Marcos urges lawmakers to craft laws vs. malnutrition


President Ferdinand "Bongbong" Marcos Jr. on Wednesday urged lawmakers to "enshrine" into law policies that will help address malnutrition in the country.

Marcos made the call as he attended the launching of the Philippine Multisectoral Nutrition Project (PMNP) held at the Manila Hotel.

"We must continue to exert our best efforts to ensure a well-orchestrated and coordinated strategy to implement not only the PMNP but all related nutritional programs throughout the country, so as to be able to get a maximum effect for all our efforts," Marcos said in his speech.

"Let me also take this opportunity to enjoin our lawmakers for their assistance in this endeavor by helping us develop and enshrine into law policies that will help eradicate malnutrition and uplift the standards of primary health care and nutrition in the Philippines," he added.

According to Marcos, healthcare is not a priority in local government units "because there's little capacity and ability and skills and manpower at the local level to be able to achieve all the threshold levels."

"So we have found a way to bring the LGUs in. Because it is without their partnership, we do not get to what is often referred to as the last mile," the President said.

"And that is always the problem when you try to translate a program from the national level, a program of national government, all the way down to the local government, down to the barangay level," he added.

Marcos also encouraged the Department of Health to work with concerned government offices "in harmonizing and effecting sound diet and nutritional policies and practices for our people."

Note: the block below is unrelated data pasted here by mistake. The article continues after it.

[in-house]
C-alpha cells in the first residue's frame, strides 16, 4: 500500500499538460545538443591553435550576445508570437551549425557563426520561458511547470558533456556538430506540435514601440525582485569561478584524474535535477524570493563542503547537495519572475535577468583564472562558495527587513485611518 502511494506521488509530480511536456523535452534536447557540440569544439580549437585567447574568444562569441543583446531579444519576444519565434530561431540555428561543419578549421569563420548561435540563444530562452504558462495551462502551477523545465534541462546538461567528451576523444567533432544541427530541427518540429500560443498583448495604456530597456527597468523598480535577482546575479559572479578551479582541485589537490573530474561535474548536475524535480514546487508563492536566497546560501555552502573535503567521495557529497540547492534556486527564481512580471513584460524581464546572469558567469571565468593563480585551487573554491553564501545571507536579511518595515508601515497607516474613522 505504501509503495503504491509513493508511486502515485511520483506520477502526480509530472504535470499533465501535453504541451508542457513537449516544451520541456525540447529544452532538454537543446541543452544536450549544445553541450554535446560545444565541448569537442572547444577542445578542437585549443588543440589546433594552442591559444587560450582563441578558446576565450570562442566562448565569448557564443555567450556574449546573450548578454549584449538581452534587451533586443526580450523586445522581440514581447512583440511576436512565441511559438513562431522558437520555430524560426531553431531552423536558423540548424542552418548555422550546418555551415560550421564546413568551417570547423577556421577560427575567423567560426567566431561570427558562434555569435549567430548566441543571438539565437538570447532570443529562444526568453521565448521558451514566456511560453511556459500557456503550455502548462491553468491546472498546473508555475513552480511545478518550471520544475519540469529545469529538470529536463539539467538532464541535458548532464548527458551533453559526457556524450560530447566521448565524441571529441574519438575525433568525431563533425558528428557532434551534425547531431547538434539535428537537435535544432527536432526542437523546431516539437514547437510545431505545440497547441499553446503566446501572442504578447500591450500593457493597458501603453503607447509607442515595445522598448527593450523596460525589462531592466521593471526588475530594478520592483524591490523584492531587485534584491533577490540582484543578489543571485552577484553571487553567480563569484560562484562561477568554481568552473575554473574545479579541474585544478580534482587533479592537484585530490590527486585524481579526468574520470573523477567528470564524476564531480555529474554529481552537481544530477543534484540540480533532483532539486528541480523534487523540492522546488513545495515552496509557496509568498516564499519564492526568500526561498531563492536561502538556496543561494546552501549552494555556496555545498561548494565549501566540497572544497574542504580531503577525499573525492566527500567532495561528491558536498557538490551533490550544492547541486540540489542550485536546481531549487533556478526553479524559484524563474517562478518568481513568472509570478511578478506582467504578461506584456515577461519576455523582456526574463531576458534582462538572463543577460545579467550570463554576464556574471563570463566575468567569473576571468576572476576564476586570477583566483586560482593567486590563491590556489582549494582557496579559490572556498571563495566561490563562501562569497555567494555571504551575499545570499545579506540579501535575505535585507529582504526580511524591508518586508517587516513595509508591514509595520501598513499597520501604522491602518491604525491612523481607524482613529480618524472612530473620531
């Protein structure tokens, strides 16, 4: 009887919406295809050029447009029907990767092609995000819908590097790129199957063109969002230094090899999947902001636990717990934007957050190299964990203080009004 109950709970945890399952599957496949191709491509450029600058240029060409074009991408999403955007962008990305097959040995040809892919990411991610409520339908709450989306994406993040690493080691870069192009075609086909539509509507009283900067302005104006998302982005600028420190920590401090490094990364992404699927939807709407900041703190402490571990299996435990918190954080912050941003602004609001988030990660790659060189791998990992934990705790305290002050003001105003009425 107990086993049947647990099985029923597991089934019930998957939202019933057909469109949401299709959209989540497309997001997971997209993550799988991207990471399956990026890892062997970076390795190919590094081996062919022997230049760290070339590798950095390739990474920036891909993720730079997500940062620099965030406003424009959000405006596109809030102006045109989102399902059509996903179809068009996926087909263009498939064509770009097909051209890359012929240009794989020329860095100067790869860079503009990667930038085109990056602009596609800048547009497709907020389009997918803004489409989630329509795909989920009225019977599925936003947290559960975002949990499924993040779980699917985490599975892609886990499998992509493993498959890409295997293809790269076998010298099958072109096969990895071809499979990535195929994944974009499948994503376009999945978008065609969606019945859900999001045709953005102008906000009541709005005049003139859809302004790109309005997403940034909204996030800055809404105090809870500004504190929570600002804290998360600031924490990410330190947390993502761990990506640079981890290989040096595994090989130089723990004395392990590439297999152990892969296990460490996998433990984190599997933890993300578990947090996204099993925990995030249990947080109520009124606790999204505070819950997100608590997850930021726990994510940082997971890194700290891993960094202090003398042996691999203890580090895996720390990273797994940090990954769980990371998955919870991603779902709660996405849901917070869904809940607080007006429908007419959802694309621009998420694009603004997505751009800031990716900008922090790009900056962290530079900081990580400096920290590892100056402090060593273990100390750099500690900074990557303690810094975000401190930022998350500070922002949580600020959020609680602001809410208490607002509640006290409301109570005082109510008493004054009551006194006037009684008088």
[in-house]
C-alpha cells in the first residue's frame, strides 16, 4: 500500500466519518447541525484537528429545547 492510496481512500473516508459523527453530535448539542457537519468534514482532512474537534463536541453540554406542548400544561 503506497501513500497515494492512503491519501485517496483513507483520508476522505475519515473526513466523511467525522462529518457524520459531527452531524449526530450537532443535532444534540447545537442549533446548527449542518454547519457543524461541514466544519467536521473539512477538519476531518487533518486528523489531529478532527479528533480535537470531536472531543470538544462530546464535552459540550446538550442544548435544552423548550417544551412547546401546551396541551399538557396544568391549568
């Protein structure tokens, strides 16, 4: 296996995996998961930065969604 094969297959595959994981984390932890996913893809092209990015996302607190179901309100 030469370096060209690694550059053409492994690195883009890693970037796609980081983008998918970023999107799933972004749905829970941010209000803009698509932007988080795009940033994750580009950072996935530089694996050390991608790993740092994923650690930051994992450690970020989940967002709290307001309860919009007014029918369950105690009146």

The PMNP will support the government in adopting a bold, multisectoral nutrition approach to deliver a coordinated package of nutrition-specific and nutrition-sensitive interventions across various local government unit platforms.


The project aims to achieve key impacts on the health and nutrition of children. It will be implemented in 235 local government units across the country.

In a separate interview, DOH officer-in-charge Maria Rosario Vergeire said the project, which has an estimated cost of P10 billion, will be funded by the World Bank.

"This is a World Bank loan where this has been negotiated for three years already. This has been a part of the initiatives that we have identified so that we can be able to improve the nutritions of our community," Vergeire said.

According to Vergeire, they expect the project to reduce the number of stunted children by 8% after three years.

"Naipatupad ito sa ibang bansa na rin, nagawa na rin ito ng World Bank katulong ng ibang gobyerno sa ibang bansa and ang kanilang naging outcome doon ay nakapagreduce sila by as much as 8% of stunted children doon sa mga bansang naisakatuparan ito. So, hopefully, we also get to have that kind of outcome," she said. 

(This has been implemented in other countries with the help of the World Bank. The program was able to reduce the number of stunted children in those countries by as much as 8%. So, hopefully, we also get to have that kind of outcome.)

Vergeire said localities could receive performance-based grants once they reach the targeted outcome set by the government.  —KBK/VBL, GMA Integrated News